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Taiwan gives Taobao 6 months to exit, small fine
Last Updated: 2015-05-19 10:52 | Reuters-Global Times
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Taiwan has given Chinese mainland e-commerce giant Alibaba Group Holding Ltd six months to wind down its online marketplace taobao.com's operations on the island after it failed to apply for the permit required for a mainland company to do business there, Taiwan authorities said on Monday.

An official at Taiwan's Investment Commission said a fine of NT$240,000 ($7,896) has also been imposed on taobao.com in what is the second case of an Alibaba operation falling foul of the permit rules for mainland companies this year. In March, alibaba.com was told to leave Taiwan within six months and fined NT$120,000 for a similar reason.

While the fine is small and shoppers in Taiwan can continue to order goods via taobao.com's mainland base in future, the permits glitch is an unwelcome headache for Alibaba as its seeks to grow business outside its mainland base.

Mainland companies registered in other countries and regions need to apply for mainland business permits in Taiwan, Investment Commission executive secretary Emile Chang said. "Neither alibaba.com nor taobao.com have done so."

Chang said both taobao.com and alibaba.com, Alibaba's business-to-business online platform hit by a similar ruling earlier this year, had applied for regular licenses to operate in Taiwan as non-Chinese, foreign-owned firms. Alibaba.com has a registration in Singapore, while taobao.com has a Hong Kong registration.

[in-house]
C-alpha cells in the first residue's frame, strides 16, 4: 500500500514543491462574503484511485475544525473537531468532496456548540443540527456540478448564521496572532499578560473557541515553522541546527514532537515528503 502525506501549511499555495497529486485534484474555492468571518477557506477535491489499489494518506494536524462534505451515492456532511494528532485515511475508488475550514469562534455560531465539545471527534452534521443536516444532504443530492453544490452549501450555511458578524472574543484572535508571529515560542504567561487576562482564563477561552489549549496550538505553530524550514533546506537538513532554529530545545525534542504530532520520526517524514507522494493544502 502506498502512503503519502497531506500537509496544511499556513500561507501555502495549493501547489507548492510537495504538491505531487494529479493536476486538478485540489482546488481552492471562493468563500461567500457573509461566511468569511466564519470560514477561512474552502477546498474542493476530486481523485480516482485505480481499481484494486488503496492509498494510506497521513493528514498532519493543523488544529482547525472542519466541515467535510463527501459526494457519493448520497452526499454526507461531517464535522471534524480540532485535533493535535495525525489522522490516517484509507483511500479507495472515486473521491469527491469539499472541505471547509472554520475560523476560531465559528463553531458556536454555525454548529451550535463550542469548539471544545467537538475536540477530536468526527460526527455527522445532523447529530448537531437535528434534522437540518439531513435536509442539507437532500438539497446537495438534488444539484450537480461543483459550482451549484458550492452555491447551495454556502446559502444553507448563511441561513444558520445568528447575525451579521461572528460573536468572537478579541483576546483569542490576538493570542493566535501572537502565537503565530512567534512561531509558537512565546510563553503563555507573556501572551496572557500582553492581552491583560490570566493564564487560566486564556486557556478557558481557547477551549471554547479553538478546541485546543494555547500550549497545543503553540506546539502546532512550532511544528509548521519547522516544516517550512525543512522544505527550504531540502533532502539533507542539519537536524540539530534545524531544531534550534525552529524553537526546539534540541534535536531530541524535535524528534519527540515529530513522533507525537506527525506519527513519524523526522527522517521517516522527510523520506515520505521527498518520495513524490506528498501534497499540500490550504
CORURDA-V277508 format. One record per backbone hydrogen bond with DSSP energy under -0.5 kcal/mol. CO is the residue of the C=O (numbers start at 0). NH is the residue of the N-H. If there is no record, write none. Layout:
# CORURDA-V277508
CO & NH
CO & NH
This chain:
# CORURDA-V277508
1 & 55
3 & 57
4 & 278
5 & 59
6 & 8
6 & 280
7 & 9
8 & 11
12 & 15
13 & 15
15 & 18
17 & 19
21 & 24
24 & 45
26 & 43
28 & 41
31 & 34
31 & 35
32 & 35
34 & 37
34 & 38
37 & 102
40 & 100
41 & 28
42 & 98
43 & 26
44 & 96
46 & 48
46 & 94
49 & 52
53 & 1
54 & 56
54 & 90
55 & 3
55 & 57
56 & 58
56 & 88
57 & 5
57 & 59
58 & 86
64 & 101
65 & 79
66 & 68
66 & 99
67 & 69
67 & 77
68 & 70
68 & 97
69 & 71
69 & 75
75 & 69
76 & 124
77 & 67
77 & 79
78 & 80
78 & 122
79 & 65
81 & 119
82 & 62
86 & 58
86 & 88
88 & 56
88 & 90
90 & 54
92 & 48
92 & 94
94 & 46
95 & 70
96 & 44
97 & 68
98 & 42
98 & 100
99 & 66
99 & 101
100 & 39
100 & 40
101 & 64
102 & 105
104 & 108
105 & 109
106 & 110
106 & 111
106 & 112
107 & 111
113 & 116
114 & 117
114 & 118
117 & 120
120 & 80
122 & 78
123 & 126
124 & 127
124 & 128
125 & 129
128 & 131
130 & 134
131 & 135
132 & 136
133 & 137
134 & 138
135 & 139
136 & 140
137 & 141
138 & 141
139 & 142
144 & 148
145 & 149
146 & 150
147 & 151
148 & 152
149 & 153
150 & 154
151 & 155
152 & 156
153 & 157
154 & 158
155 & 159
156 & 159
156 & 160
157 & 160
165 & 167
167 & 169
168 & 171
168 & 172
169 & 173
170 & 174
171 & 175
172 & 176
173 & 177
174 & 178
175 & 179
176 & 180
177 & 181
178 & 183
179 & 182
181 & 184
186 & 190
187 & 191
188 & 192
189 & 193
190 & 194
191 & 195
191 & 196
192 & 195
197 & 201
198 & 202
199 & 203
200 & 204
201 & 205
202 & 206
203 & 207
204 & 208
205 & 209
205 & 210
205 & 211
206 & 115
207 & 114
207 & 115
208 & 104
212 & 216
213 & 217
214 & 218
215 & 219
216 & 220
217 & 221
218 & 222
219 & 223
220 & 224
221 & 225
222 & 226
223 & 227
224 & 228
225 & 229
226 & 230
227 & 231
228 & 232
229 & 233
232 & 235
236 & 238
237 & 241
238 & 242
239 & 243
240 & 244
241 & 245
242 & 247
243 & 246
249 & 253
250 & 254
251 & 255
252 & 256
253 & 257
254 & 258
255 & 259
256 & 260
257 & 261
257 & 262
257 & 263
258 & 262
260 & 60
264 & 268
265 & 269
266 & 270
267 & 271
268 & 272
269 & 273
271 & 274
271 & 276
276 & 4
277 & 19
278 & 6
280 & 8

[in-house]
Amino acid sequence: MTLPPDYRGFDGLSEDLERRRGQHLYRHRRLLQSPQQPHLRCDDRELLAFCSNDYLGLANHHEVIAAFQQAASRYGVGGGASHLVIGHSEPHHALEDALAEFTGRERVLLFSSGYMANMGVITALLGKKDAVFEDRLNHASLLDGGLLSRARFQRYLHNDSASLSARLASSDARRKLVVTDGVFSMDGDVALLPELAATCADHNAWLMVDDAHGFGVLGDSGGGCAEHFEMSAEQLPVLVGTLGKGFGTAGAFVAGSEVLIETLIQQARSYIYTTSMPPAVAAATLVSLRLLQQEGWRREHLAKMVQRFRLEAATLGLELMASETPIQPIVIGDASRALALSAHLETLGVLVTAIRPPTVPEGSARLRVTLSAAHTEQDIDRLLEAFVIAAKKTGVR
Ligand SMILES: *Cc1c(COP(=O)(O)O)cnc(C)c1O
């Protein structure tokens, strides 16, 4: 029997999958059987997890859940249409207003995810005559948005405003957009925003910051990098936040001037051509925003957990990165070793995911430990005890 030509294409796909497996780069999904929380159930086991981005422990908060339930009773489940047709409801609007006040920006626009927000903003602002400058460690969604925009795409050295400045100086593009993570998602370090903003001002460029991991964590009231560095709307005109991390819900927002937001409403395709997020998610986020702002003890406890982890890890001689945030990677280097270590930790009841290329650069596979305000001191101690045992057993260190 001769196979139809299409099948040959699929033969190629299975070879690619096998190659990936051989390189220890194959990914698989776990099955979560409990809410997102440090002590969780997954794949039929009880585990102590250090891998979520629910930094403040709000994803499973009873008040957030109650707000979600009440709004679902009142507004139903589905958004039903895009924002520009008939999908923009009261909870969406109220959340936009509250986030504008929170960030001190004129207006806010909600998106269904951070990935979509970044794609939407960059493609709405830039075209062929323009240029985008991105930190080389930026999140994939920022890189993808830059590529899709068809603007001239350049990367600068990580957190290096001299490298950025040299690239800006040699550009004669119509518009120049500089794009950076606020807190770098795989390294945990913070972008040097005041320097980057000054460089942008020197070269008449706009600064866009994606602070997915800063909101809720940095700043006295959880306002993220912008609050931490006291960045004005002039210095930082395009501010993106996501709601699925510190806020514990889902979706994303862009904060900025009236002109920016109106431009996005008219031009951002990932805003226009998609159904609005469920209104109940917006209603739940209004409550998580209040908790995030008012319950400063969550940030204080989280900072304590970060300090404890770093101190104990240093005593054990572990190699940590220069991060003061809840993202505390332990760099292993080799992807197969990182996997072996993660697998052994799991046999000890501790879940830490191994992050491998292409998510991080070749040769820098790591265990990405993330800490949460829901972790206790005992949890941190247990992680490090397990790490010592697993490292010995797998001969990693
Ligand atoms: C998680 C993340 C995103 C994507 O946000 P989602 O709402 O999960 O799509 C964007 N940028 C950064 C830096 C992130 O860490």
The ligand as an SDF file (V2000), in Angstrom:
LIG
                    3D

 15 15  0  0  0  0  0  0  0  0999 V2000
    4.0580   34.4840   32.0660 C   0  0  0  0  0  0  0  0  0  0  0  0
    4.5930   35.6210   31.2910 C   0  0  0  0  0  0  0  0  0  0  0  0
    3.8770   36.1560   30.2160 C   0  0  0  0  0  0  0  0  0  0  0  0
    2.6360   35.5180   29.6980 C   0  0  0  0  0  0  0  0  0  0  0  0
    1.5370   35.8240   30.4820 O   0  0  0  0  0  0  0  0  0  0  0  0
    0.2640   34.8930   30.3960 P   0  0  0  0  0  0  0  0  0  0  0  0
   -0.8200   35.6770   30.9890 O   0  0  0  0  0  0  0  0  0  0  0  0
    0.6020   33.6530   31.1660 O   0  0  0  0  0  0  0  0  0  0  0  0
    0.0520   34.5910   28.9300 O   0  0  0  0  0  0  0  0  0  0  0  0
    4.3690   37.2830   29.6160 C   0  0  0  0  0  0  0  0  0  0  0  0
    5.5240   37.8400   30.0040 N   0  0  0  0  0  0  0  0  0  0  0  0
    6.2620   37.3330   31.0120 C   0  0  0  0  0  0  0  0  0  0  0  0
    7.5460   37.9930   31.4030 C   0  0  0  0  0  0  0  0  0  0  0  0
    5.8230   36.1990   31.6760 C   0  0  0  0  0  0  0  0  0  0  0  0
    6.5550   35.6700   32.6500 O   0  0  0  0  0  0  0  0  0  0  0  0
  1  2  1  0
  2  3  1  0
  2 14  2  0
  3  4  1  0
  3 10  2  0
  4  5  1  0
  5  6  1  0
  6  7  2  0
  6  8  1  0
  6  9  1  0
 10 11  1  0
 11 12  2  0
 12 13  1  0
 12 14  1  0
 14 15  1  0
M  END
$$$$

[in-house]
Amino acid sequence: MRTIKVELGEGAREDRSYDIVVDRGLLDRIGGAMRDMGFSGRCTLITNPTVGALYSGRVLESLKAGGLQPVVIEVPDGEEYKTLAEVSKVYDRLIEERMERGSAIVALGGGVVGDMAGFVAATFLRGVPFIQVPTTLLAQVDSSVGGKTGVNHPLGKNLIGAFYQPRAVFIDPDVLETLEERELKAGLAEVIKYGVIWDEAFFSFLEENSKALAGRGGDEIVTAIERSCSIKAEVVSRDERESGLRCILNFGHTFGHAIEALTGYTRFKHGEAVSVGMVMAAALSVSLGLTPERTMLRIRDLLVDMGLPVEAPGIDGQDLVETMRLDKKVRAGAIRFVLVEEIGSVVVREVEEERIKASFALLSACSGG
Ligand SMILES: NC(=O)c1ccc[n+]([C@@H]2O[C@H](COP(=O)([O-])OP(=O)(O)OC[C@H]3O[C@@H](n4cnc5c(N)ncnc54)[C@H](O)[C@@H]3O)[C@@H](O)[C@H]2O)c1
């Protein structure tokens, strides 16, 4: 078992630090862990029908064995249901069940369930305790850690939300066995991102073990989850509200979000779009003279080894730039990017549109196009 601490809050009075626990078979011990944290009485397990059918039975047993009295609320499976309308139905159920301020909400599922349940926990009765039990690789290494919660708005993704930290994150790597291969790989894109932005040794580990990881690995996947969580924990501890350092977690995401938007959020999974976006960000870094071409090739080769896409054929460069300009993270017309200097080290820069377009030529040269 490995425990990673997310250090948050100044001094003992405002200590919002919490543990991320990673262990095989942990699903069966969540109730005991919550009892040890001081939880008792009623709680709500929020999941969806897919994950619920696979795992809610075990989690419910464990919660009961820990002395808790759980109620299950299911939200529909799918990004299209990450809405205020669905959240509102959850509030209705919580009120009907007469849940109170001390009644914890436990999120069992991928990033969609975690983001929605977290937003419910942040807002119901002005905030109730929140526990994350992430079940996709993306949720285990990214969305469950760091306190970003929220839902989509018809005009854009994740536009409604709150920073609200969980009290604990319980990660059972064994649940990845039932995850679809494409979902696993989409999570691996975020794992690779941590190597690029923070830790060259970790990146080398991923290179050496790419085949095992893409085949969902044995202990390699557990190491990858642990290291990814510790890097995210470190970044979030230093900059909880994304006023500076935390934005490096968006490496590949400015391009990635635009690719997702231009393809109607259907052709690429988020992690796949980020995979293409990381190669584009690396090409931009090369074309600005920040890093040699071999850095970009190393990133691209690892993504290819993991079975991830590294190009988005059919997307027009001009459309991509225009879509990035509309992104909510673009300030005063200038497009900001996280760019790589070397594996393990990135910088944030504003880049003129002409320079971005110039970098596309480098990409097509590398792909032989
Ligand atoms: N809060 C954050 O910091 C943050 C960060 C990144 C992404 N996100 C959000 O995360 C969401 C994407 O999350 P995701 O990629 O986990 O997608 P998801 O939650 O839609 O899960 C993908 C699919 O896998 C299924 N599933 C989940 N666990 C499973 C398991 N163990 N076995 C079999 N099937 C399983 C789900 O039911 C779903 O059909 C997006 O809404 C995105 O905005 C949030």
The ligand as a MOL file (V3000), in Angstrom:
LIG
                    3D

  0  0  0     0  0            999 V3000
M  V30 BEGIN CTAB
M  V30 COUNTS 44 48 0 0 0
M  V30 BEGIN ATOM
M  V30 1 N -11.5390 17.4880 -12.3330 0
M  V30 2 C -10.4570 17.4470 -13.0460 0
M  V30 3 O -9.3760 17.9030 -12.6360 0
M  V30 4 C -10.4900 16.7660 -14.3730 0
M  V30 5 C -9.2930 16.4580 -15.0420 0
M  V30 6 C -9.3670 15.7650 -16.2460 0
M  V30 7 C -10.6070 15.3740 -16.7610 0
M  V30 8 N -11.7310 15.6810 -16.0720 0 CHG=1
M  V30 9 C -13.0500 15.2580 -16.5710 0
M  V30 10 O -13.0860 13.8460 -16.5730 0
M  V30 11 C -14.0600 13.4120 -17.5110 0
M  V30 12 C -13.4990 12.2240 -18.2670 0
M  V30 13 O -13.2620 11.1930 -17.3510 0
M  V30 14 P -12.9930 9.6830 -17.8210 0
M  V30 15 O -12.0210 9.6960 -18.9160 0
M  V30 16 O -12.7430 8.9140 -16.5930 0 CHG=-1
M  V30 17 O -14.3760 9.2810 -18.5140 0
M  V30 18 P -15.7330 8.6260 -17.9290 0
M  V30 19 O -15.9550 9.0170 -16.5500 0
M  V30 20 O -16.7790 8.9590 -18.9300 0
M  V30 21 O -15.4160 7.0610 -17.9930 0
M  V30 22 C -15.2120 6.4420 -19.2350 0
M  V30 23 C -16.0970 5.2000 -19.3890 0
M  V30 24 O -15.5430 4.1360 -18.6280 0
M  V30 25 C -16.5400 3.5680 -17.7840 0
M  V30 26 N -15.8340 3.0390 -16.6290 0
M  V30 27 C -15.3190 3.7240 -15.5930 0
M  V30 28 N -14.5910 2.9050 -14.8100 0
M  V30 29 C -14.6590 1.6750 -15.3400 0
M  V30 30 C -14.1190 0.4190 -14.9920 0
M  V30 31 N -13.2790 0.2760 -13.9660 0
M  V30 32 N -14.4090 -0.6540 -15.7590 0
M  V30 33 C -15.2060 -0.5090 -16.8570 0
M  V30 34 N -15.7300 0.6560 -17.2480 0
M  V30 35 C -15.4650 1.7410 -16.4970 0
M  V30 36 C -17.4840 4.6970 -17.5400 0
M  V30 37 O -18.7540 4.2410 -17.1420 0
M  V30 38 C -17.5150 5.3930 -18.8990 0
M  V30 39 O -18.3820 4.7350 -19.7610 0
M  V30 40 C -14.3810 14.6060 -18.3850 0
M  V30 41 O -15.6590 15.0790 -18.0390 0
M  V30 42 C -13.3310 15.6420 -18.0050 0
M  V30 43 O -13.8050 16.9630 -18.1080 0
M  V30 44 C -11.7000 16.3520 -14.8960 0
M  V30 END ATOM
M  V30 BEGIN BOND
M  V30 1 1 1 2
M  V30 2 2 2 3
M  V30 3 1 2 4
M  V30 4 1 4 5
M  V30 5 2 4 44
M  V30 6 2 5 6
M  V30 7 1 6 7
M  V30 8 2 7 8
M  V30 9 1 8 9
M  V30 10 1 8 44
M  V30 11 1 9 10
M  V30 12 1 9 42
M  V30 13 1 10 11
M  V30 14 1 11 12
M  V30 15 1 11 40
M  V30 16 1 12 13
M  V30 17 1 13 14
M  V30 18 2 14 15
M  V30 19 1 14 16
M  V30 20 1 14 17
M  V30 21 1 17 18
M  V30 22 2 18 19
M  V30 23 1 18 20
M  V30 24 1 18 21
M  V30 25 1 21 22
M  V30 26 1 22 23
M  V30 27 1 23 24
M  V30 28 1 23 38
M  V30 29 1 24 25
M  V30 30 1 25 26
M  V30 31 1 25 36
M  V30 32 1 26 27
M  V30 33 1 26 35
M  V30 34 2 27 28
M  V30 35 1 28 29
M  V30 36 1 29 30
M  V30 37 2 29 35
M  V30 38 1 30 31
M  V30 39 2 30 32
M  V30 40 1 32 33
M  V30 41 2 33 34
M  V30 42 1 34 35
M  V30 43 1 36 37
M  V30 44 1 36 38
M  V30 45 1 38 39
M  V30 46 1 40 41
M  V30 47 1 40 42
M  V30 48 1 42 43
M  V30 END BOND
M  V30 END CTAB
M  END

He noted the companies could still apply for Chinese mainland-owned company permits and potentially maintain operations in Taiwan.

In a statement provided via its Taiwan taobao.com site, Alibaba said it is "having positive ongoing discussions with the relevant Taiwan authorities... We hope to find a suitable way forward in order to continue to serve the needs of Taiwan consumers and merchants."

Meanwhile, responding to allegations that Alibaba has been allowing counterfeit goods on its websites, Ni Liang, who runs the firm's anti-counterfeiting operations, said brands could crack down on the counterfeit trade better if they talked to Alibaba instead of suing it, Reuters reported Monday.

On Monday, Alibaba joined with the South Korean government to open an online store on Alibaba's business-to-customer marketplace tmall.com enabling Chinese consumers to purchase goods from South Korea more conveniently, according to a press release e-mailed to the Global Times by Alibaba.

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